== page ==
. 24/7 Space News .
Tapping fresh water under the ocean has consequences
by Staff Writers
Newark DE (SPX) May 07, 2019

illustration only

The last place most people would expect to find fresh groundwater is tens to hundreds of kilometers offshore in the ocean. Yet not only is that exactly where freshwater can be found, in the ground of the continental shelf beneath the ocean, but simulations have shown that it could be a common occurrence across a range of geologic systems.

These offshore groundwater resources could be exploited for uses such as drinking, agriculture and oil recovery, but new research from the University of Delaware's Holly Michael and Xuan Yu, who worked as a postdoctoral researcher at UD, suggests that tapping into those resources could lead to adverse onshore impacts.

The research was published in Geophysical Research Letters and is part of Michael's National Science Foundation CAREER Award.

Through simulations and computer modeling, the research explores how using offshore freshwater resources could threaten onshore aquifer systems, lead to diminished onshore groundwater availability and cause widespread land subsidence.

Coastal communities may consider using these offshore groundwater resources as populations increase and the limited freshwater resources are degraded by overuse and pollution, but a more immediate use of the offshore fresh and brackish groundwater is to enhance oil recovery.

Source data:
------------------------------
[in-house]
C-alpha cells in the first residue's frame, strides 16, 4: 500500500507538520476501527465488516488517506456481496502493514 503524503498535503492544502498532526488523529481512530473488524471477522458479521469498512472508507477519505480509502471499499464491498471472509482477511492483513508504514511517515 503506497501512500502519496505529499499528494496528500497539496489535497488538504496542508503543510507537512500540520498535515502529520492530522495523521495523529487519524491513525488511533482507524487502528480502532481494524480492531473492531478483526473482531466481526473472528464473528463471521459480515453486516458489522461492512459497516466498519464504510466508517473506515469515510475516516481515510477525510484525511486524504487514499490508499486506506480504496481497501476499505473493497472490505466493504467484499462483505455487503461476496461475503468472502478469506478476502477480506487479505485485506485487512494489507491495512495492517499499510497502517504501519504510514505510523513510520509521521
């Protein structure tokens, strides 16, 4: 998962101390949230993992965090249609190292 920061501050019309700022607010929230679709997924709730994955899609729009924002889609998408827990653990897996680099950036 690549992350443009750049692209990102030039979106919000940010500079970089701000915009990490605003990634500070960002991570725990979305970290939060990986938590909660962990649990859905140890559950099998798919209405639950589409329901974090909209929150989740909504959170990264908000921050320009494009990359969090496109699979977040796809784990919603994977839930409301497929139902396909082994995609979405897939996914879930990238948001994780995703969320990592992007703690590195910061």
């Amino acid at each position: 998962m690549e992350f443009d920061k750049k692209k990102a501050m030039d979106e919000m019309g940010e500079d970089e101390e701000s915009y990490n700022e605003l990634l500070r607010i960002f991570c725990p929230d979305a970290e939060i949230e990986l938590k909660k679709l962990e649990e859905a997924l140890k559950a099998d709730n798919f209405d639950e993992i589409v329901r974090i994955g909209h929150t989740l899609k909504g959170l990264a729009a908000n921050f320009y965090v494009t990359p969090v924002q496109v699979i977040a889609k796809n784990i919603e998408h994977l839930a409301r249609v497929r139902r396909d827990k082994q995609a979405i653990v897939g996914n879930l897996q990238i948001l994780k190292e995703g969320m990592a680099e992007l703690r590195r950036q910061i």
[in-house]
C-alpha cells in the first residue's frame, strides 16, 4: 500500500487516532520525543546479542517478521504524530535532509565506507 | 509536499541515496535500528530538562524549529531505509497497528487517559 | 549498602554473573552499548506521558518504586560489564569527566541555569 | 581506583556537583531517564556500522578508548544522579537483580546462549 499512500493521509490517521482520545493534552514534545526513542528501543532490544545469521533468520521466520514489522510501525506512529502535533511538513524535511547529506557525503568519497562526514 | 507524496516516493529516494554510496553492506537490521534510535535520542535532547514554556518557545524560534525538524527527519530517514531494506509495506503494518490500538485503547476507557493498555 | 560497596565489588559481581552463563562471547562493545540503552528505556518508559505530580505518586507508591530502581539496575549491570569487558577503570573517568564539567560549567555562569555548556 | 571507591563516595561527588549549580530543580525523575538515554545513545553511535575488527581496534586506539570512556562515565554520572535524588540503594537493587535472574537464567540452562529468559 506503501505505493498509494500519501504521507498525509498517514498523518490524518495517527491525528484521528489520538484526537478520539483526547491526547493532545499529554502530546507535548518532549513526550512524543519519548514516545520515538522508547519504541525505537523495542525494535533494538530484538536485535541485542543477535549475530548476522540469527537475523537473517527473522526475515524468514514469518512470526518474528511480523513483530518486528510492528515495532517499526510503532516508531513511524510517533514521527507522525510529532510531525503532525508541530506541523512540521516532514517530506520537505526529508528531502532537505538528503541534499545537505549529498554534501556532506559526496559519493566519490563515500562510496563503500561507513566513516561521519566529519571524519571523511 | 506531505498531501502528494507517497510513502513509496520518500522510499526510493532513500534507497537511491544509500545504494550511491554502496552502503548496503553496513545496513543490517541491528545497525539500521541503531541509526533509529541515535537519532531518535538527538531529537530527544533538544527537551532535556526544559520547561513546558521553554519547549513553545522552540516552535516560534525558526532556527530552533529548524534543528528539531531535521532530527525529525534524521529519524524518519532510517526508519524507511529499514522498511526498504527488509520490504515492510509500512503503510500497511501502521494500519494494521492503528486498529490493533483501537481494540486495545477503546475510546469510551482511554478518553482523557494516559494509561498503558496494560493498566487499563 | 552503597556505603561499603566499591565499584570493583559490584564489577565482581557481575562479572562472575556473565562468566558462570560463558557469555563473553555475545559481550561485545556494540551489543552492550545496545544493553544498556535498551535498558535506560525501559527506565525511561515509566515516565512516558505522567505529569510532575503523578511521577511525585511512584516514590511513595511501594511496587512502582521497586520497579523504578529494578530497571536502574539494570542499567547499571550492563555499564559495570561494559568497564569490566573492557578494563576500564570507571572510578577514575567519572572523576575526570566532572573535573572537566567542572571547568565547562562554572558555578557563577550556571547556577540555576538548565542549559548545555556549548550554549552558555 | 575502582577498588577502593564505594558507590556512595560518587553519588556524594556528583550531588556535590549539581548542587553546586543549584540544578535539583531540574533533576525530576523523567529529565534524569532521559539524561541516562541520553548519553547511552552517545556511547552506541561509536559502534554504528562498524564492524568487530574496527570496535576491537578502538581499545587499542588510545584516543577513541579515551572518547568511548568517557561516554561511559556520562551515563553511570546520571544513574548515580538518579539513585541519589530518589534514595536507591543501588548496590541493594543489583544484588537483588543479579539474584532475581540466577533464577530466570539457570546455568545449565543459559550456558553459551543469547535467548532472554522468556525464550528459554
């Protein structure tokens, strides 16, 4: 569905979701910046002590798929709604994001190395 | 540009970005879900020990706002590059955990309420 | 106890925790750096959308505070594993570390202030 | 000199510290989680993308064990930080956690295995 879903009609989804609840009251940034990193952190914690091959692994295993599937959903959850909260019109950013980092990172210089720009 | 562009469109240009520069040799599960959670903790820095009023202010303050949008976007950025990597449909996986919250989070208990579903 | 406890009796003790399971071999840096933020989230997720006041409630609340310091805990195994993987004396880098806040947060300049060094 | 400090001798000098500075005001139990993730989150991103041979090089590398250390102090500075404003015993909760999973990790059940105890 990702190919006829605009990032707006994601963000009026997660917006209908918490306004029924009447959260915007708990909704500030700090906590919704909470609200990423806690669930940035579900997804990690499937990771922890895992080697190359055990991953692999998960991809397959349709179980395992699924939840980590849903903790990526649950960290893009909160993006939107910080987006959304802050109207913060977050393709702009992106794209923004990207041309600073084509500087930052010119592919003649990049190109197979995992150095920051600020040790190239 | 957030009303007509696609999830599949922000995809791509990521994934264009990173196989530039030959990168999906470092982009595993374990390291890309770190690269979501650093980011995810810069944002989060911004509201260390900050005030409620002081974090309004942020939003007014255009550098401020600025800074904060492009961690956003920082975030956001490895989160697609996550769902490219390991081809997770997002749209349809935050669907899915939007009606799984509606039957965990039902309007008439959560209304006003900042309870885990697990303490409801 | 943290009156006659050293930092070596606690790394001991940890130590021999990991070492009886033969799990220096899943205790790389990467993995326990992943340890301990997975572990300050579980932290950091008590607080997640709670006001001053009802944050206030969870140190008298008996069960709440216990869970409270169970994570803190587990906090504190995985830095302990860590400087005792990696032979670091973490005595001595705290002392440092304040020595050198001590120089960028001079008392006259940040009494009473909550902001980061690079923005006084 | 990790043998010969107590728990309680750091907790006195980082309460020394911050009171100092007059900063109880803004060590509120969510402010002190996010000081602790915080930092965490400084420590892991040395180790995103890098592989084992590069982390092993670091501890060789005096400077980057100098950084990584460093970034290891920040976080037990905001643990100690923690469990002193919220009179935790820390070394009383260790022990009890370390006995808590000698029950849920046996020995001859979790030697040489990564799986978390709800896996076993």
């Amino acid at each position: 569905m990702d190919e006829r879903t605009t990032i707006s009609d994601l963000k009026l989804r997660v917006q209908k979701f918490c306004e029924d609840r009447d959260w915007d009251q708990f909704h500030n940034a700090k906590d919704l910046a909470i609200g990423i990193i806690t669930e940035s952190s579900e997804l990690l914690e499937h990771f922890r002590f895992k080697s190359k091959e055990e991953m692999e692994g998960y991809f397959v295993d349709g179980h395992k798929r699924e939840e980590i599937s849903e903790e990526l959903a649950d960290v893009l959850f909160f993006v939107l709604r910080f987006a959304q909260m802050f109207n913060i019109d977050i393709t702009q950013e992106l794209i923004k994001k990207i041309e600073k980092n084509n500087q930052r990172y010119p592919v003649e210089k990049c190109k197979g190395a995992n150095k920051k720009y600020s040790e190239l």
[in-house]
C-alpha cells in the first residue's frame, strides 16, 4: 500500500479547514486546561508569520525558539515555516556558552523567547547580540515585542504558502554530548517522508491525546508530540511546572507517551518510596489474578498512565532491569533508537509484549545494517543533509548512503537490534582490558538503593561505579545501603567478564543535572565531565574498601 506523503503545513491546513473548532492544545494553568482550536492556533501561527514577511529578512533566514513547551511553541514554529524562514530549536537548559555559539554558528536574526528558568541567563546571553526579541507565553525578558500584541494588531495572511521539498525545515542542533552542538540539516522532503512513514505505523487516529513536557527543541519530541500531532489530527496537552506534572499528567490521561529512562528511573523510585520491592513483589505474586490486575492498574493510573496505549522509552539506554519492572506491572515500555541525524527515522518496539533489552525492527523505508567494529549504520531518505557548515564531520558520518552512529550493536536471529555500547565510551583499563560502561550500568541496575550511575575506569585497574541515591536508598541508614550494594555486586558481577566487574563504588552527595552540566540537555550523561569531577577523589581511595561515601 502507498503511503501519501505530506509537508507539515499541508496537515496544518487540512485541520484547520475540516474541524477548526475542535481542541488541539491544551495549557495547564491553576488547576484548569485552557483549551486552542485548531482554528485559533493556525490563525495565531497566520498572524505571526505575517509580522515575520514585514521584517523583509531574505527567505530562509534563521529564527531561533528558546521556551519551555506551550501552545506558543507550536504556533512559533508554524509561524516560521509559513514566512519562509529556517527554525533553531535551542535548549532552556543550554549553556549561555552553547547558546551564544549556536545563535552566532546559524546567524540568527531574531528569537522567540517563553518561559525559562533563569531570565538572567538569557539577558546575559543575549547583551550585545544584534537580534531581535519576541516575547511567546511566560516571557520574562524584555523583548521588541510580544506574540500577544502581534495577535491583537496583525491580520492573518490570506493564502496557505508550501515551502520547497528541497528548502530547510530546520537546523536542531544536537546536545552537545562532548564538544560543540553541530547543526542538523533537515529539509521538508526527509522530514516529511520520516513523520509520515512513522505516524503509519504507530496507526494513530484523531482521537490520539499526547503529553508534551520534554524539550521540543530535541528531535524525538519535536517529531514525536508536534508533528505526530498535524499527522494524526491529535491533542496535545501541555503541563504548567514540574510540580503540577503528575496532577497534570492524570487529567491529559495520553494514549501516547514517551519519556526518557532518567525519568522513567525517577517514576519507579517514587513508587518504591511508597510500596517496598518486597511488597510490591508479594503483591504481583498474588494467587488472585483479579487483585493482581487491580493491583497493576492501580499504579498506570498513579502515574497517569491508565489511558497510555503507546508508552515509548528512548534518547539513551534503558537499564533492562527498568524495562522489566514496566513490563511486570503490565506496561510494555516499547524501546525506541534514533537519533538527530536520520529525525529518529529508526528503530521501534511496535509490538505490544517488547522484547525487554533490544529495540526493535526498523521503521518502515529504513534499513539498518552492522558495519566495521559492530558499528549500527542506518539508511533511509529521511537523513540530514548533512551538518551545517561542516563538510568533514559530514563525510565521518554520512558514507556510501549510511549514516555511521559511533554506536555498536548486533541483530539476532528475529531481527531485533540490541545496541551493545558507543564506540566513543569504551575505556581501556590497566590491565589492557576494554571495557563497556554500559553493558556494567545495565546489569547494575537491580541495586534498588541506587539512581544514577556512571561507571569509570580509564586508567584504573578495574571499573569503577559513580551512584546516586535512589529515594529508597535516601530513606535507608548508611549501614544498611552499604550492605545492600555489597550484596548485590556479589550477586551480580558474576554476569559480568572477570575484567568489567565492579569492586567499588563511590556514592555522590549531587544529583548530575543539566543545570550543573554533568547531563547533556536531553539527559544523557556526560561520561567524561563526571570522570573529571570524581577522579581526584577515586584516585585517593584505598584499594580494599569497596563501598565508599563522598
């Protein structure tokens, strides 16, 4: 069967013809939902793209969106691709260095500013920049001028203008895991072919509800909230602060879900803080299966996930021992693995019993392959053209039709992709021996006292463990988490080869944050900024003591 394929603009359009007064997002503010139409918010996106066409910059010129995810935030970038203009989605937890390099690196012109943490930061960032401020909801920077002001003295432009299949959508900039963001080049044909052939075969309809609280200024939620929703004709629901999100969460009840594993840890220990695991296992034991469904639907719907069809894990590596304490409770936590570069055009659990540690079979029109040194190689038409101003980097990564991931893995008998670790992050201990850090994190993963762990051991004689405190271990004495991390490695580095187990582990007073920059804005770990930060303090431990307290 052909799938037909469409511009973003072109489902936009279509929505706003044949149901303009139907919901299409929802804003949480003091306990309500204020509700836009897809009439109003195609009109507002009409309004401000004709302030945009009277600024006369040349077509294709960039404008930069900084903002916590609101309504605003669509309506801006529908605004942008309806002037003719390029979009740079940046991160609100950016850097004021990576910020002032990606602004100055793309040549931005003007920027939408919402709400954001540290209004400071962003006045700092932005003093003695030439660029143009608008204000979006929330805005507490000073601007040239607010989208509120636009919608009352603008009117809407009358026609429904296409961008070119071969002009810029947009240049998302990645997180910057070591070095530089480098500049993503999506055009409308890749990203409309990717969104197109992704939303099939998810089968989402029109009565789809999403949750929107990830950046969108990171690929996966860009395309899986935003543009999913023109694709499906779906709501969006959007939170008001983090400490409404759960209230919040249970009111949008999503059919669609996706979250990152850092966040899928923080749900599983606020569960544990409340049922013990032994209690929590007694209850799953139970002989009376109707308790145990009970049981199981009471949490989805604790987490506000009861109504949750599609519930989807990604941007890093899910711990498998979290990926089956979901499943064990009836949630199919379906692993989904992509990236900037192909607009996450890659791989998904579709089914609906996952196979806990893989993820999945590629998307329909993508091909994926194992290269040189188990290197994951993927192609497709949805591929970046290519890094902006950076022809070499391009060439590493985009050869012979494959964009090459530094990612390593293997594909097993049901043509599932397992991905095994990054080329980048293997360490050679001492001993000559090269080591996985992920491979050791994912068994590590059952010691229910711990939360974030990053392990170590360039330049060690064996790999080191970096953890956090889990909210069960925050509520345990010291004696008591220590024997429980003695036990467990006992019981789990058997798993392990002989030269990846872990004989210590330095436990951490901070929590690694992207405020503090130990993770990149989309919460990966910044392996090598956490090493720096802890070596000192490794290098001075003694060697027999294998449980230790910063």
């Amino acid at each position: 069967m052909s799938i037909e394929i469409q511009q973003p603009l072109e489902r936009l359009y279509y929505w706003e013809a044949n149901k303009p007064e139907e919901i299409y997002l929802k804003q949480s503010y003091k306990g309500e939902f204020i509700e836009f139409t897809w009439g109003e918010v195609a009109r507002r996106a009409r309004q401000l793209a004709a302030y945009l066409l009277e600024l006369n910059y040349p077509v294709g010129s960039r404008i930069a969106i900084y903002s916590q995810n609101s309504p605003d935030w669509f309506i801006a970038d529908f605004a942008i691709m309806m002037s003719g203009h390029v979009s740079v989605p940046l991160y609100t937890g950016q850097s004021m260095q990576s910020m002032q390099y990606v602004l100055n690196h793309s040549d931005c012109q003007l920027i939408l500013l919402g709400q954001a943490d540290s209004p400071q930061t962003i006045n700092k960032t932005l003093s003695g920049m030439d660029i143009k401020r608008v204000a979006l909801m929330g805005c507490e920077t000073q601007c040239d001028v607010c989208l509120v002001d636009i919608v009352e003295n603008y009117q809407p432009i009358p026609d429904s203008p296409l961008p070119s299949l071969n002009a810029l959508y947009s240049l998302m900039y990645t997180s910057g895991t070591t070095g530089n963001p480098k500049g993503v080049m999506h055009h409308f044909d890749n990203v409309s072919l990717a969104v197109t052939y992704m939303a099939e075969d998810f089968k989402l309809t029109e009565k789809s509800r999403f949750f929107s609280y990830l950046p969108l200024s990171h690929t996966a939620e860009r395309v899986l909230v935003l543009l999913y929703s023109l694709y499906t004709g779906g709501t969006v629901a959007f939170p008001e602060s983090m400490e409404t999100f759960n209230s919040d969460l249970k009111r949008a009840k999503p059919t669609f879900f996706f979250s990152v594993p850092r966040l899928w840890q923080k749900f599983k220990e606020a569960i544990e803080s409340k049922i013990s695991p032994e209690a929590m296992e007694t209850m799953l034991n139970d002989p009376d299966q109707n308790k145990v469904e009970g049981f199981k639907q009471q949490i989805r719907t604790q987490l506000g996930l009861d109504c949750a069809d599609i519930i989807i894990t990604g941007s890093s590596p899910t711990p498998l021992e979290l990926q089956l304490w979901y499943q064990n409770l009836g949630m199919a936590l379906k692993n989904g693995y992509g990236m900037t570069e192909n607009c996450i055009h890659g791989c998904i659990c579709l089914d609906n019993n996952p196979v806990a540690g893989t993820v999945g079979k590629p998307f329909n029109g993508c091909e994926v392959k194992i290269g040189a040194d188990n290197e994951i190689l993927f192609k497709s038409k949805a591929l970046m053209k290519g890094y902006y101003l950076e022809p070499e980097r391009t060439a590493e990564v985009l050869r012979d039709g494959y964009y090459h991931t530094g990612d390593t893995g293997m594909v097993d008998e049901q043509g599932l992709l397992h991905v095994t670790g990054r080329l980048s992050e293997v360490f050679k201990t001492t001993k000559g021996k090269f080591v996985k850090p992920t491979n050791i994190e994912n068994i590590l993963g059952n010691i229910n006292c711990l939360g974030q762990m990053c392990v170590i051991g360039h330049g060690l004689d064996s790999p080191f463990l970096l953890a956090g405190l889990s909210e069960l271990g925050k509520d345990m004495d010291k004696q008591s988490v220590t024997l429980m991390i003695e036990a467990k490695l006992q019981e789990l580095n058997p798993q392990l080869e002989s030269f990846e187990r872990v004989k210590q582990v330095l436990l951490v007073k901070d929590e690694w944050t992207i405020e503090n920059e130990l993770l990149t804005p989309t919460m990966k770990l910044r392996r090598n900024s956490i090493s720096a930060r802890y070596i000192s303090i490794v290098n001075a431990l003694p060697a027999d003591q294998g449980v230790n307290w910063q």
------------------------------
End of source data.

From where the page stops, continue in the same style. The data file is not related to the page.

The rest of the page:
Water is used in oil drilling by what is known as waterflooding, in which water is injected to support oil-reservoir pressure and to move oil into producing wells.

Salinity is a major factor controlling the amount of oil that can be recovered from a zone that has been waterflooded and a technique known as low-salinity waterflooding - using freshwater to waterflood these offshore oil wells instead of the readily available saltwater - has been shown to increase oil recovery by 14 percent on average.

One of the problems with using these offshore freshwater resources for low-salinity waterflooding in offshore oil production is that the offshore freshwater sources are connected to the freshwater sources on land. That onshore groundwater is filling in the pores of sediment and helping to hold up the surface on which coastal towns are built.